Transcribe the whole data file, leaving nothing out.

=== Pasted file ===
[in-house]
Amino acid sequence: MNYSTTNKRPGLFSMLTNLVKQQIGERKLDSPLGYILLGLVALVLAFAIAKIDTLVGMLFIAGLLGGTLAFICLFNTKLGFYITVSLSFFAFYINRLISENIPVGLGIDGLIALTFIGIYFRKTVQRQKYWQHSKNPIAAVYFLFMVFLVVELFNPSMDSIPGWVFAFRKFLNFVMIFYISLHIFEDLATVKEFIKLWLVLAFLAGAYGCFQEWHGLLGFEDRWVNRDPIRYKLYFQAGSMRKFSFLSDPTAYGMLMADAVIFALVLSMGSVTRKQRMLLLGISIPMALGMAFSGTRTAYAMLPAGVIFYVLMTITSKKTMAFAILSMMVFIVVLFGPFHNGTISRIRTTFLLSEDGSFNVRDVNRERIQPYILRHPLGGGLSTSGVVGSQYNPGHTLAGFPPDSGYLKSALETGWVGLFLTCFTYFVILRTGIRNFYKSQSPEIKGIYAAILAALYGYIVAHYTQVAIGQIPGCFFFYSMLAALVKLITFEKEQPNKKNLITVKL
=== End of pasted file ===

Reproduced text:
[in-house]
Amino acid sequence: MNYSTTNKRPGLFSMLTNLVKQQIGERKLDSPLGYILLGLVALVLAFAIAKIDTLVGMLFIAGLLGGTLAFICLFNTKLGFYITVSLSFFAFYINRLISENIPVGLGIDGLIALTFIGIYFRKTVQRQKYWQHSKNPIAAVYFLFMVFLVVELFNPSMDSIPGWVFAFRKFLNFVMIFYISLHIFEDLATVKEFIKLWLVLAFLAGAYGCFQEWHGLLGFEDRWVNRDPIRYKLYFQAGSMRKFSFLSDPTAYGMLMADAVIFALVLSMGSVTRKQRMLLLGISIPMALGMAFSGTRTAYAMLPAGVIFYVLMTITSKKTMAFAILSMMVFIVVLFGPFHNGTISRIRTTFLLSEDGSFNVRDVNRERIQPYILRHPLGGGLSTSGVVGSQYNPGHTLAGFPPDSGYLKSALETGWVGLFLTCFTYFVILRTGIRNFYKSQSPEIKGIYAAILAALYGYIVAHYTQVAIGQIPGCFFFYSMLAALVKLITFEKEQPNKKNLITVKL